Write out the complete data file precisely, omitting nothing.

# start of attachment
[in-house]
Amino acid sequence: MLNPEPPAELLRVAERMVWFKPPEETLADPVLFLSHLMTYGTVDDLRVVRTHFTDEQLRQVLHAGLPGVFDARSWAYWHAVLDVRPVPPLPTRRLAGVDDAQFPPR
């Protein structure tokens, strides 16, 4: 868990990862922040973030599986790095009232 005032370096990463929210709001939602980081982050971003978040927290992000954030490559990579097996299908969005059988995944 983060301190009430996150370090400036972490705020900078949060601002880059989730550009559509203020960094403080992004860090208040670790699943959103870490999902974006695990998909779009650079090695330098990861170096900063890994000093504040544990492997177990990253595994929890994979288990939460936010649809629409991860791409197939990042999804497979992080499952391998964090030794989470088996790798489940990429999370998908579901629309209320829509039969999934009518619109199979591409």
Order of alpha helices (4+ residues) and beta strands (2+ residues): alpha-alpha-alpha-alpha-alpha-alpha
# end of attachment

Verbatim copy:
[in-house]
Amino acid sequence: MLNPEPPAELLRVAERMVWFKPPEETLADPVLFLSHLMTYGTVDDLRVVRTHFTDEQLRQVLHAGLPGVFDARSWAYWHAVLDVRPVPPLPTRRLAGVDDAQFPPR
């Protein structure tokens, strides 16, 4: 868990990862922040973030599986790095009232 005032370096990463929210709001939602980081982050971003978040927290992000954030490559990579097996299908969005059988995944 983060301190009430996150370090400036972490705020900078949060601002880059989730550009559509203020960094403080992004860090208040670790699943959103870490999902974006695990998909779009650079090695330098990861170096900063890994000093504040544990492997177990990253595994929890994979288990939460936010649809629409991860791409197939990042999804497979992080499952391998964090030794989470088996790798489940990429999370998908579901629309209320829509039969999934009518619109199979591409």
Order of alpha helices (4+ residues) and beta strands (2+ residues): alpha-alpha-alpha-alpha-alpha-alpha